Help your child – and your whole family – eat healthy and stay physically active. The healthy habits your child learns now can last a lifetime.
What can I do to help my child stay at a healthy weight?
Help your child stay at a healthy weight by balancing what your child eats with physical activity. Two of the best ways to prevent your child from becoming overweight or obese are to:
- Help your child eat healthier foods
- Be more physically active as a family
You are a role model.
Parents are often the most important role models for children. When you choose to eat right and be physically active, your child will be more likely to make those choices, too.
Eating healthy and getting active as a family will also help you spend more quality time together.
Why do I need to worry about my child’s weight?
Being overweight or obese as a child can lead to serious problems, like:
- Heart disease
- Type 2 diabetes
- Sleep problems
- Low self-esteem
- Getting bullied
Learn more about health problems and childhood obesity.
Being overweight as a child increases the risk of being overweight or obese as an adolescent and young adult. In other words, many kids don’t “grow out of” being overweight.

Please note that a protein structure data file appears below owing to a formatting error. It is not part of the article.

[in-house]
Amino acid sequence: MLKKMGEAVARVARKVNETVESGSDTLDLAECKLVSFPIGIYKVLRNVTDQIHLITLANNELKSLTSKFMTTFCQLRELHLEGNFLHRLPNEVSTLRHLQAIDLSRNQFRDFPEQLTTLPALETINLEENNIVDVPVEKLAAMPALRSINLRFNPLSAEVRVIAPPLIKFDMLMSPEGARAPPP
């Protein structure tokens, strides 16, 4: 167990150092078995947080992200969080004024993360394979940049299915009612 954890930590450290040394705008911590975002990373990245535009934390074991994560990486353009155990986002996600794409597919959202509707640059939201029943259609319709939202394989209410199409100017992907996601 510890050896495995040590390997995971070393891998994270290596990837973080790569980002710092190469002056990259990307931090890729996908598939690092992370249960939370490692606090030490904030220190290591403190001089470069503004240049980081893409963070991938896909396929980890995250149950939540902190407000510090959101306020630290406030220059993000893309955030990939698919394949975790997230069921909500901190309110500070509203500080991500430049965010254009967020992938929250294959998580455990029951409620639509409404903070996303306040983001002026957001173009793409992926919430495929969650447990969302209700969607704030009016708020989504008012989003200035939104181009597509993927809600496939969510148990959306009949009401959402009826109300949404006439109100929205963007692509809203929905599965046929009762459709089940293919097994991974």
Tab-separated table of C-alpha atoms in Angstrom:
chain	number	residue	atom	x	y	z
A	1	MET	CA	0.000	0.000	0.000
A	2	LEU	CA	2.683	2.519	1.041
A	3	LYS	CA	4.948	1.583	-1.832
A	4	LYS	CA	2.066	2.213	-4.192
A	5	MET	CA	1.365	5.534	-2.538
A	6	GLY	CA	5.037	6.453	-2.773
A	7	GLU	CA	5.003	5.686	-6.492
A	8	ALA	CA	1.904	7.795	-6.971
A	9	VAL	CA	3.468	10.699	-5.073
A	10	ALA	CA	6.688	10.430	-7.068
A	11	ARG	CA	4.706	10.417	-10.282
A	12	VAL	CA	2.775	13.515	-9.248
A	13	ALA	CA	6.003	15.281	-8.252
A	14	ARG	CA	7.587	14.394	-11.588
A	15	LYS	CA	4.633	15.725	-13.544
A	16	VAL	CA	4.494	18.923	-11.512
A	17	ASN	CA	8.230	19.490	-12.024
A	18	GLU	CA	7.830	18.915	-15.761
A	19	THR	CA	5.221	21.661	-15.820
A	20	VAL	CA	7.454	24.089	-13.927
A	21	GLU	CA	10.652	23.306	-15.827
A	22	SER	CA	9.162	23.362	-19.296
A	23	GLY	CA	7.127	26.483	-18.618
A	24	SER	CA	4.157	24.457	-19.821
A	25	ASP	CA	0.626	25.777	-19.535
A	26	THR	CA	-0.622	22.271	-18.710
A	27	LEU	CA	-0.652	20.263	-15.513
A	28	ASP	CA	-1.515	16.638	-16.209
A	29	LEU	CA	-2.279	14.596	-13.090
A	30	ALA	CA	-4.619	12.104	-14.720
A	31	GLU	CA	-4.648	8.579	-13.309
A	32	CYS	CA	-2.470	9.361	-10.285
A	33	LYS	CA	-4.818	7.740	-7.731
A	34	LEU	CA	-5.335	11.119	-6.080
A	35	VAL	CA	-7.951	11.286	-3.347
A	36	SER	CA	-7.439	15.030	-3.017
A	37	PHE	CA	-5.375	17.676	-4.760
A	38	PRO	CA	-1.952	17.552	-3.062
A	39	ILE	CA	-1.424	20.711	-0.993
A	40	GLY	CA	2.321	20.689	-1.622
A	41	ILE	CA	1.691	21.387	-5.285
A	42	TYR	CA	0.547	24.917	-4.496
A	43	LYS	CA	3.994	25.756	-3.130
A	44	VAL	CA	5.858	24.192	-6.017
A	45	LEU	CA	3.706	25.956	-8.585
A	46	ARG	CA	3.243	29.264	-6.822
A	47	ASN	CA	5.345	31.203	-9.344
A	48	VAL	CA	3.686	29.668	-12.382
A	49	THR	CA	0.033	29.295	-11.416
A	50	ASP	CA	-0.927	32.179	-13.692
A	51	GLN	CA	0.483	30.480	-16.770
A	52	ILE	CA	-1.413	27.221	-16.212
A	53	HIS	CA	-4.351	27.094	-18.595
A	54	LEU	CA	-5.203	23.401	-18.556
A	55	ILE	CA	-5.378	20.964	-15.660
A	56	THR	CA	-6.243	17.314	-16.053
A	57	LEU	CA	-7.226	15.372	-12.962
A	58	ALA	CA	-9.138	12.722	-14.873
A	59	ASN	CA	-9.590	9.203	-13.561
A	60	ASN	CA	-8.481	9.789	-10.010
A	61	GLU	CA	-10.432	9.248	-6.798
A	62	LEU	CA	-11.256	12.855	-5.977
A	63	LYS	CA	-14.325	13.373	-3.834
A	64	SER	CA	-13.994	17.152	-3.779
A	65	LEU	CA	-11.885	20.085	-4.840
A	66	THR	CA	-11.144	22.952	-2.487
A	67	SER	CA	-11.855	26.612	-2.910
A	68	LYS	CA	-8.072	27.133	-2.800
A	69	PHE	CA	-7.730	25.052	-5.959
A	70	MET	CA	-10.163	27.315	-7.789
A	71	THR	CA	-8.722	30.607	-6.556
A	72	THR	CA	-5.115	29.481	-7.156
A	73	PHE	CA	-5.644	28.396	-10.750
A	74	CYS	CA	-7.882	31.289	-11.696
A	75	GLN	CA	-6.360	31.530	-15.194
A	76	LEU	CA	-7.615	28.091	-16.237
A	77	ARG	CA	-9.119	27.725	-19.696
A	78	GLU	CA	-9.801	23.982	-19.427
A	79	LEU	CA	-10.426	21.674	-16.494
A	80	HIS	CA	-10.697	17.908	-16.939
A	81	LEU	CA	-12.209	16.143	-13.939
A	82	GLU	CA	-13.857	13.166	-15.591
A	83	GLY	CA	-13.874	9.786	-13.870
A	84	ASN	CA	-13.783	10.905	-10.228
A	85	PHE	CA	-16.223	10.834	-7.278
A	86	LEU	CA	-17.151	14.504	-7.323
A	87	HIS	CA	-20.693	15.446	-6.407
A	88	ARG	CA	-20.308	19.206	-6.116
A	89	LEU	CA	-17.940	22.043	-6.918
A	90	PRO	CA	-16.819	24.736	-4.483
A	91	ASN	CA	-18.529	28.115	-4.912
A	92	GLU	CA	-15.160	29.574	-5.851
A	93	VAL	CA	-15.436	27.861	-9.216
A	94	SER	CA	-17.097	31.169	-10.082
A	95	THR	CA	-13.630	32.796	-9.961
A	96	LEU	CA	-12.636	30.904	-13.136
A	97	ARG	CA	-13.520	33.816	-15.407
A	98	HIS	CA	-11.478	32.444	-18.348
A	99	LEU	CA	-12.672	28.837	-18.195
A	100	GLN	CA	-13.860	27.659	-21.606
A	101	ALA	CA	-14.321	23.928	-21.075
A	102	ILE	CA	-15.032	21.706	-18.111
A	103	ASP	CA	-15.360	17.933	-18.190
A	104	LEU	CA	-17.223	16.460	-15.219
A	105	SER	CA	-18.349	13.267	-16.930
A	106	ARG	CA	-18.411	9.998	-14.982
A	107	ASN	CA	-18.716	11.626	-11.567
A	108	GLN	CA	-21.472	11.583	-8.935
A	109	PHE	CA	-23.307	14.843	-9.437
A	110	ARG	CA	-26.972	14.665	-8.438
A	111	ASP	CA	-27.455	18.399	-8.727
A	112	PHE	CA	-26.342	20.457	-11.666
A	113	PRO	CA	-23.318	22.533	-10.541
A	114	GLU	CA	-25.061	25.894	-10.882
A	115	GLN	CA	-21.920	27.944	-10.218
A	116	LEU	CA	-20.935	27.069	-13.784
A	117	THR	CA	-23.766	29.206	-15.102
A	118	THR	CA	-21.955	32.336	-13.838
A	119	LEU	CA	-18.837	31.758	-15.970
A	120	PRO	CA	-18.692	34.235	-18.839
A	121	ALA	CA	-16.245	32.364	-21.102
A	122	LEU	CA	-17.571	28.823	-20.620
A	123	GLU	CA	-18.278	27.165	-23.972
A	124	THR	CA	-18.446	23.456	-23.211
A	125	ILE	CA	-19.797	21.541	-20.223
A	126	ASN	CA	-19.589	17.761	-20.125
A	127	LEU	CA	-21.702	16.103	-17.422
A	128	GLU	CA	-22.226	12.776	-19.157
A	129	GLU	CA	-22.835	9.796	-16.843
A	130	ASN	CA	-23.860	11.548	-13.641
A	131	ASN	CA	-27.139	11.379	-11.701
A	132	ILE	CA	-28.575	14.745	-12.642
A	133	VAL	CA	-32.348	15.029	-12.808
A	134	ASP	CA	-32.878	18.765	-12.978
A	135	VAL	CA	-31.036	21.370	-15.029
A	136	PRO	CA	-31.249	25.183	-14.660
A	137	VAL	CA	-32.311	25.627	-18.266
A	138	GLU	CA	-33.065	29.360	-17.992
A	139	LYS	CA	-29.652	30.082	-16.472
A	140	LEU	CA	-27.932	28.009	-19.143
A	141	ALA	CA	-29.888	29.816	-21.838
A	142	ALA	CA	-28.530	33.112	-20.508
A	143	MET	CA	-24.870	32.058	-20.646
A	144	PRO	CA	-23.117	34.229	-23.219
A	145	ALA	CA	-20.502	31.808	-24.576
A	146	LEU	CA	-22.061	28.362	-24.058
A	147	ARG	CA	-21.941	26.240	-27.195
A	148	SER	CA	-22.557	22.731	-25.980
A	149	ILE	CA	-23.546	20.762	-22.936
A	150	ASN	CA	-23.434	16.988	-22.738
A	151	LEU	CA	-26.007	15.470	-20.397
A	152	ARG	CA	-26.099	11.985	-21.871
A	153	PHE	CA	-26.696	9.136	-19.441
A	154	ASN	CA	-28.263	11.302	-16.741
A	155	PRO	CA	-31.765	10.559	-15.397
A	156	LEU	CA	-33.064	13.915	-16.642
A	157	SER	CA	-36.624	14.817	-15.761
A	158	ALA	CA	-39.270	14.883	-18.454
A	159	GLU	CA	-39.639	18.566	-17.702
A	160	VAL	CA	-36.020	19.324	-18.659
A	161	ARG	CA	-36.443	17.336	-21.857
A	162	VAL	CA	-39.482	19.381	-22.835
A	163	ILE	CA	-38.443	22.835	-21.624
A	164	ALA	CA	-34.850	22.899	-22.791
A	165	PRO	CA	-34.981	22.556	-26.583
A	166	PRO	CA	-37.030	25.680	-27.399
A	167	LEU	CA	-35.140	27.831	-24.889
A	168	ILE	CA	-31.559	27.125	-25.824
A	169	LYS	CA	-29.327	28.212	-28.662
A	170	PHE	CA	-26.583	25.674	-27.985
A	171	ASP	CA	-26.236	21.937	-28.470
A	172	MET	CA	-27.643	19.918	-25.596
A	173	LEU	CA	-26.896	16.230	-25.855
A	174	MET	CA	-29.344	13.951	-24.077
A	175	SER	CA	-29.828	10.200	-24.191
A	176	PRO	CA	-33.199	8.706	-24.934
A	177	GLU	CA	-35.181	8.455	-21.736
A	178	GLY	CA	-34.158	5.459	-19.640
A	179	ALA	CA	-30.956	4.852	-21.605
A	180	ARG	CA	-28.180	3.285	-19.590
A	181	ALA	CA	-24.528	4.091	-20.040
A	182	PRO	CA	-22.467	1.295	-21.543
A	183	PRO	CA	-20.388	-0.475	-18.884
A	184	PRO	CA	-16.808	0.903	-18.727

Today, most adults – and about 1 in 3 children – are overweight or obese.
How do I know if my child at a healthy weight?
Finding out your child’s body mass index (BMI) is the best way to learn if he or she is at a healthy weight.
Children grow at different rates, so it’s not always easy to tell if your child is at a healthy weight. Healthy weight is also defined differently for children and teens than it is for adults.
Ask your child’s doctor or nurse whether your child is at a healthy weight. You can also use this BMI calculator for children and teens if you know your child’s height and weight.
What if my child is overweight or obese?
Successful weight management programs for kids include counseling and education about eating a healthy diet and being physically active. Parents have an important role to play in these programs, too.
Talk to your child’s doctor or nurse for more information.